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Redskins' defense set to face another MVP candidate in Cam Newton

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Redskins' defense set to face another MVP candidate in Cam Newton

Tom Brady, Drew Brees and now Cam Newton.

Indeed, it gets no easier for the Redskins on Sunday when they visit the undefeated Carolina Panthers in Charlotte.

Although Newton is only completing 56-percent of his passes and his passer rating of 84.8 ranks just 21st, passing stats aren't why he’s in the MVP discussion with Brady, Carson Palmer and Andy Dalton. Newton is in the conversation because of everything else he does, namely the fact that he’s gained 366 yards on the ground (11 more than Seattle’s Russell Wilson) while rushing for six touchdowns (second in the league) and 32 first downs (tied for fifth). For comparison’s sake, Redskins quarterback Kirk Cousins has rushed for two touchdowns and four first downs.   

“He's something to deal with now,” Coach Jay Gruden said this week. “He's playing...you can make a case for him for MVP now. He's playing like it. He's gotten their team in great positions to win at the end of games. He's making plays in key situations, goal line, third down. He's playing at a very high level.”

Gruden said sound tackling will be especially important given Newton’s athleticism and 6 foot 5, 245-pound frame. Which, of course, is easier said than done for a unit that's struggled with tackling, particularly on run plays, all season. 

“If you’re a defensive player and you’re watching the tape and you’re watching the Carolina Panthers, you notice that they have a huge quarterback and he breaks tackles,” Gruden said. “It’s something that pops out of the screen at you. We’ve got to be sure tacklers. We’ve got to be fundamentally sound…wrap him up, try to get him down.”

Newton averages 1.50 yards after contact—the highest among quarterbacks—according to ESPN Stats and Info.   

"He can fall down and get two yards," Gruden joked. "He's 6 foot 11." 

Defensive end Ricky Jean Francois added: “It might be a tie between him and Big Ben [Pittsburgh’s Ben Roethlisberger as to] who is the hardest to get down to the ground. He is athletic. Ain’t no arm tackles fitting to take this type of dude down. You literally have to put your body on him, to make him fall. And make sure you wrap his feet up to make sure he falls. Because if he can get up out there, he’s strong enough to do it.”

Nose tackle Terrance Knighton, however, says he’s confident the Redskins' defense will be up for the challenge.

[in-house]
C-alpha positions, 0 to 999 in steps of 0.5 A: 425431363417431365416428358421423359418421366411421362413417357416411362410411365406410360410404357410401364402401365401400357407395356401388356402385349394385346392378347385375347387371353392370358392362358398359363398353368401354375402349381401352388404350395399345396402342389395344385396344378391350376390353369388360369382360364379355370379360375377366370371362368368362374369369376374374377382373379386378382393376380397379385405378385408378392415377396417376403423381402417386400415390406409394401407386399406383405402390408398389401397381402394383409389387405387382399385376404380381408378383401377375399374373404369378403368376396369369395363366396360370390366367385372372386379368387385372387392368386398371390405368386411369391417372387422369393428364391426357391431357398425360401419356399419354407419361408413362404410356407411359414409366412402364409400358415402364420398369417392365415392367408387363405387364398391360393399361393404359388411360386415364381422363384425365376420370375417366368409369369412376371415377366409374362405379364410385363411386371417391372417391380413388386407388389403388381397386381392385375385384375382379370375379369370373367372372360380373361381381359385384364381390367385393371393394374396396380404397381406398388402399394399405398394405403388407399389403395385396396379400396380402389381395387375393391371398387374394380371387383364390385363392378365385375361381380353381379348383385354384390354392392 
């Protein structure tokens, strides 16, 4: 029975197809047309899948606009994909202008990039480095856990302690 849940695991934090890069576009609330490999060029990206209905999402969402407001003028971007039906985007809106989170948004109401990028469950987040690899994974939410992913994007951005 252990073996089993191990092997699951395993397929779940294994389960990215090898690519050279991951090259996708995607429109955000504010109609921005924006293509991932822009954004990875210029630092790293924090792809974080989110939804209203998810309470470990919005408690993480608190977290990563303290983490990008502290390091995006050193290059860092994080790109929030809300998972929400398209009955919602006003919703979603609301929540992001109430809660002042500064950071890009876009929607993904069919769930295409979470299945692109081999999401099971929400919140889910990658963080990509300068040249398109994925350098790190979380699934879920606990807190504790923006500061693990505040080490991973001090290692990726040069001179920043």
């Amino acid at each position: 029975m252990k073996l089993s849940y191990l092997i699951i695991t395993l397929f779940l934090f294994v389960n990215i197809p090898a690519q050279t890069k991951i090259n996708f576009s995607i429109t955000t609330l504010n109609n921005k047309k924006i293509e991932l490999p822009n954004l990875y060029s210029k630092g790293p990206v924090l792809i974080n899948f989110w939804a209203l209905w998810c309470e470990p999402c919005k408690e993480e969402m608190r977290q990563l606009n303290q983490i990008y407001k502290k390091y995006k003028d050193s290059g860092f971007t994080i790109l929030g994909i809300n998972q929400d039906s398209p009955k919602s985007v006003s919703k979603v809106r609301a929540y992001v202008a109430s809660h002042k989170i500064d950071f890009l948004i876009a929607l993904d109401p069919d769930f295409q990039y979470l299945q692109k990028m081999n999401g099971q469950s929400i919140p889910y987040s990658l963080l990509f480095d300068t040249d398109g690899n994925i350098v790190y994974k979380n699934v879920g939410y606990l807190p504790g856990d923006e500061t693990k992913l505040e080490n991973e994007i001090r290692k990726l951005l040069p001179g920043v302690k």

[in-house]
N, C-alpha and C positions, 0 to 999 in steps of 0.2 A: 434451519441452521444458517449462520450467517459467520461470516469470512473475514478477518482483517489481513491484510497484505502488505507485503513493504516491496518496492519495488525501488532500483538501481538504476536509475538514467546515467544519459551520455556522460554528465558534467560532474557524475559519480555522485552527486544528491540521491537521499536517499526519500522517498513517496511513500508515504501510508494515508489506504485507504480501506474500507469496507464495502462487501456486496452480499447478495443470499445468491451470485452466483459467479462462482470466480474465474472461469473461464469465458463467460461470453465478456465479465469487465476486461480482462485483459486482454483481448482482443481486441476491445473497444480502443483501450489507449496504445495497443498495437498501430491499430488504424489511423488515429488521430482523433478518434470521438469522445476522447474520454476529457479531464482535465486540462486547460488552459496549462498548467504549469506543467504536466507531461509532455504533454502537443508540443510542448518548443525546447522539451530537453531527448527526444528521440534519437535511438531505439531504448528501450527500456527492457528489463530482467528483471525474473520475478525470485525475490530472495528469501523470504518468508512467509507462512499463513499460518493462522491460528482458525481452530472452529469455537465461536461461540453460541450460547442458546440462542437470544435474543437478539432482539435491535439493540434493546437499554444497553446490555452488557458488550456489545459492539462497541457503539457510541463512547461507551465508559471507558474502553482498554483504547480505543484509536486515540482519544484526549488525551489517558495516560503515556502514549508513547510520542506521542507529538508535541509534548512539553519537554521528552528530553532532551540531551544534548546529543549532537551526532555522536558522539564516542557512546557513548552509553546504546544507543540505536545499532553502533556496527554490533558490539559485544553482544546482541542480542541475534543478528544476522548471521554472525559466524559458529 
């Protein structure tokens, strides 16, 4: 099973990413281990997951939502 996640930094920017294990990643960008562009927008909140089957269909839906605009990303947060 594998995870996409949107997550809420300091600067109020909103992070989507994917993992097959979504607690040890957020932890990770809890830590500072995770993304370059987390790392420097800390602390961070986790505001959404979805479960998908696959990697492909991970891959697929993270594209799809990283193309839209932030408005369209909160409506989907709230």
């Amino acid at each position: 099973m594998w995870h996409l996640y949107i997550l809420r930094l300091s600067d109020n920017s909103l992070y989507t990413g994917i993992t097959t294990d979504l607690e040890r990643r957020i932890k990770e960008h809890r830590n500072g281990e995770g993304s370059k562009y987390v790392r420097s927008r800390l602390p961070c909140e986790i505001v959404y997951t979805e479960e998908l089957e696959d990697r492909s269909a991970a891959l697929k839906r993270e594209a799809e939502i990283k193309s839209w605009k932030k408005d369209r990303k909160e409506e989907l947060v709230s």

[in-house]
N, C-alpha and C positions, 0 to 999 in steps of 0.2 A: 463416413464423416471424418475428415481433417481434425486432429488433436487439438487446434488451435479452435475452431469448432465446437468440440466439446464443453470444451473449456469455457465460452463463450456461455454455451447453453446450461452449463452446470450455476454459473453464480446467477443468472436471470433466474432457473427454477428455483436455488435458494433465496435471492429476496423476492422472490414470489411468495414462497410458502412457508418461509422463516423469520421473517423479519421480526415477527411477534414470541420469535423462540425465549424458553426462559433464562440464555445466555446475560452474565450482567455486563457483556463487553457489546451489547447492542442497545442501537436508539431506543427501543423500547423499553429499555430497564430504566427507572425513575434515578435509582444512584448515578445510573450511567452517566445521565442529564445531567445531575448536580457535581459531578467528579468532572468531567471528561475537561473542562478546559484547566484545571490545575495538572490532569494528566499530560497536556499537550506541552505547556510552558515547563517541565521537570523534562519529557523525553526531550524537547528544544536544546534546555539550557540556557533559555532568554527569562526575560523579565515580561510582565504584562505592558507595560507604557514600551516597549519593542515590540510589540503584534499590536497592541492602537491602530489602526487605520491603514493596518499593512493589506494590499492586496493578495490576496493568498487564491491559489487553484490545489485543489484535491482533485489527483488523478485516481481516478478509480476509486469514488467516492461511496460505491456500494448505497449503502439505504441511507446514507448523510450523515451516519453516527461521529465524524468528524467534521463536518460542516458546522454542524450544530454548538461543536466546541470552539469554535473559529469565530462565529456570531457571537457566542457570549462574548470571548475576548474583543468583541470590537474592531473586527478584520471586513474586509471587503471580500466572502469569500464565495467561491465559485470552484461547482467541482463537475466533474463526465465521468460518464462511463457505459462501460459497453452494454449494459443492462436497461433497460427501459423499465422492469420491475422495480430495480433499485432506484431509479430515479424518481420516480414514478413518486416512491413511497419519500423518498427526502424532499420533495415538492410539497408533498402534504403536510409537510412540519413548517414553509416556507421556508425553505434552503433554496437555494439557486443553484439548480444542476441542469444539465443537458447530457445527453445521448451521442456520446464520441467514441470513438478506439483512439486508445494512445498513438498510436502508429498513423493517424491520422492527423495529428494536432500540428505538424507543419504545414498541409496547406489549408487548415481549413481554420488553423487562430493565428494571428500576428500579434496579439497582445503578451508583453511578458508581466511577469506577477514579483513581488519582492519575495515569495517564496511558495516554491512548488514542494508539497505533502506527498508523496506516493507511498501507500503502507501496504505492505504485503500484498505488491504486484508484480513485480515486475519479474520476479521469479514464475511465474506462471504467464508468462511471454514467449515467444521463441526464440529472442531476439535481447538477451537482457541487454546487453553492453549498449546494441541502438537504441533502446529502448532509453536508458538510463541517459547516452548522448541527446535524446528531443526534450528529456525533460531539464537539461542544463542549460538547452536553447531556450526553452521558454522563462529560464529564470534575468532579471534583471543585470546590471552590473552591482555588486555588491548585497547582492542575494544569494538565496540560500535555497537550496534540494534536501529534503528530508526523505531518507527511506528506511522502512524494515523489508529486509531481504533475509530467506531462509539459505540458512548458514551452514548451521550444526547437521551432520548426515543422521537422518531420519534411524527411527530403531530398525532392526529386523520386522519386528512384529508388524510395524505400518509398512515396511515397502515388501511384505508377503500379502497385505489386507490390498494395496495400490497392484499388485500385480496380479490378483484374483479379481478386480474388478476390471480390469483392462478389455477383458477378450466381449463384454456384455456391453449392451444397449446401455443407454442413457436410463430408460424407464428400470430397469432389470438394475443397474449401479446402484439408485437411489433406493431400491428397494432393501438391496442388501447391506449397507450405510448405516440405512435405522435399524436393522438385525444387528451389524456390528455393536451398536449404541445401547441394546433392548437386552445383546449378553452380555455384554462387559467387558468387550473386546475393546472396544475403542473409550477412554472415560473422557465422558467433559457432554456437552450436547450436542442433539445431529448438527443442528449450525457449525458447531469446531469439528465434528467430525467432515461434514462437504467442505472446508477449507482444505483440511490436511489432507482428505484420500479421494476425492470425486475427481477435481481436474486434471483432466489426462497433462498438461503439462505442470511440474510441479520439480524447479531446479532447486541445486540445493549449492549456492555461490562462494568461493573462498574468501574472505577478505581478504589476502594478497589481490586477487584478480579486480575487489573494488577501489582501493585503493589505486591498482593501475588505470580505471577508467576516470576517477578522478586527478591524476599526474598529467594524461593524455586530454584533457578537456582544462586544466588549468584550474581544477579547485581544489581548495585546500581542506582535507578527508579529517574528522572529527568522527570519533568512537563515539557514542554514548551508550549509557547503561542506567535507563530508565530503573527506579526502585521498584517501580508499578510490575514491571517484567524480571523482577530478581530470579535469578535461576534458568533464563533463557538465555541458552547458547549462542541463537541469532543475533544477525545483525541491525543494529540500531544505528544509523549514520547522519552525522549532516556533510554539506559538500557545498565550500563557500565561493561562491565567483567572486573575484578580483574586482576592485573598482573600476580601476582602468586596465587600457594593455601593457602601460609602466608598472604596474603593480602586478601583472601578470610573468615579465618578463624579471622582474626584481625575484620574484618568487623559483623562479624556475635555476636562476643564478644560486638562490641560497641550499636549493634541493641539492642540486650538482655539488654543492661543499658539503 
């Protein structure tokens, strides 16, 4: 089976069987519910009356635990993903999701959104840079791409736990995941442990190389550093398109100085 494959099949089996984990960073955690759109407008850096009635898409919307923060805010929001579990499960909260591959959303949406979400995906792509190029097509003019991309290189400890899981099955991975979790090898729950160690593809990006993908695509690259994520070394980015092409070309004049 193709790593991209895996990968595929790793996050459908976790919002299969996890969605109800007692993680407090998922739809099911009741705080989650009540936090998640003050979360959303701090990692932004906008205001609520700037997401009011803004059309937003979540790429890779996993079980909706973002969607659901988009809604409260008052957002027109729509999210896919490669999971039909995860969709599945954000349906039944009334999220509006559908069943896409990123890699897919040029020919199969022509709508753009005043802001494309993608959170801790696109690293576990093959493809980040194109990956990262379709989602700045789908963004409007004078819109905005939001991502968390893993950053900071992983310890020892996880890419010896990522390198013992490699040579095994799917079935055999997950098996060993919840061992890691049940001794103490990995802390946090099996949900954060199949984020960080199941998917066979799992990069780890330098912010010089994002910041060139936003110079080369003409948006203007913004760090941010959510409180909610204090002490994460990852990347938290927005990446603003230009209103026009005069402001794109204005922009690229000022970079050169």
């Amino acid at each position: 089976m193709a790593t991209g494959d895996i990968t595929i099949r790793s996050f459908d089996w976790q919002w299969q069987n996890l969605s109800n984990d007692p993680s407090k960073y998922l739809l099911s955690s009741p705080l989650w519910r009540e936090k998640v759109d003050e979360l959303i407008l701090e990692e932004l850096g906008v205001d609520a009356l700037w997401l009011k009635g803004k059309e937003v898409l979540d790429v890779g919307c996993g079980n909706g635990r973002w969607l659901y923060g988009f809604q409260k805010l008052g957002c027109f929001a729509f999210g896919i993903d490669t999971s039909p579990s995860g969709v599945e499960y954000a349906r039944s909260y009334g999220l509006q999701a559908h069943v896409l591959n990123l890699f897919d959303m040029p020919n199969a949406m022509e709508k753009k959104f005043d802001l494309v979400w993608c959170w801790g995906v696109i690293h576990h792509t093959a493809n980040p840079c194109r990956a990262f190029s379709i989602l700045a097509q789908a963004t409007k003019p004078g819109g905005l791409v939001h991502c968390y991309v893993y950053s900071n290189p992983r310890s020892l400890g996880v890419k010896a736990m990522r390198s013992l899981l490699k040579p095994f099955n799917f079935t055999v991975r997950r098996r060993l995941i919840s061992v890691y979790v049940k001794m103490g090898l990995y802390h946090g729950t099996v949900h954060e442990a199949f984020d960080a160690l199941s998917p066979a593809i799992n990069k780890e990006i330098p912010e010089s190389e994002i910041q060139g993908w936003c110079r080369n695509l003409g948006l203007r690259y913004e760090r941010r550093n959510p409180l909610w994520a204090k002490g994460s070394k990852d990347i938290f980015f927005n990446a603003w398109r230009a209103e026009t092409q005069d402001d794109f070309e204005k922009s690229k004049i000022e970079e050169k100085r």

“It just gives us more target to hit,” Knighton cracked, referring to Newton’s height. “He’s always been that big. He’s always been fast. He’s always been able to run the ball. He’s always been a red zone threat. But what’s making him different now is he’s able to make all the throws, he’s maturing as a quarterback and a leader. We’ll put our best foot forward. We have a good game plan to go out there and stop him. We just have to put it to work.”

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When is the NFL Draft 2018? TIme, TV Channel, Online Stream, Draft Order

When is the NFL Draft 2018? TIme, TV Channel, Online Stream, Draft Order

Draft week is finally here. The predictions and projections, mock drafts and prospect rankings can be put to the side.

On Thursday, April 26, the top college football players will hear their names called and find out their first destination in their professional football careers as the 2018 NFL Draft takes place.

More than 250 players will join the league this weekend, starting with the Cleveland Browns and the No. 1 overall pick.

The 2018 NFL Draft will be televised on six television channels: NFL Network, Fox, ESPN, ESPN2, ESPN Deportes and ABC. The first round will starts at 8:00 p.m. ET on Thursday and will air on NFL Network, Fox, ESPN, ESPN2 and ESPN Deportes.

Round 2 and Round 3 start at 7:00 p.m. ET on Friday and will air on four networks: NFL Network, Fox, ESPN and ESPN2.

The final day of the 2018 NFL Draft (Round 4 through Round 7), will air on NFL Network and ESPN, with ESPN's coverage simulcasted on ABC for the first time ever.

All seven round of the 2018 NFL Draft will be broadcast on national television for the first time ever.

When is the 2018 NFL Draft?

The 2018 NFL Draft starts Thursday, April 26, and ends Saturday, April 28. The first round will take place at 8 p.m. Thursday night, with the second and third rounds happening Friday night.

The final five rounds will be on Saturday.

This year's draft is being held at the Cowboys' home, AT&T Stadium in Arlington, Texas. 

2018 NFL Draft Schedule

  • Round 1: Thursday, April 26, 8 p.m. ET
  • Rounds 2-3: Friday, April 27, 7 p.m. ET
  • Rounds 4-7: Saturday, April 28, 12 p.m. ET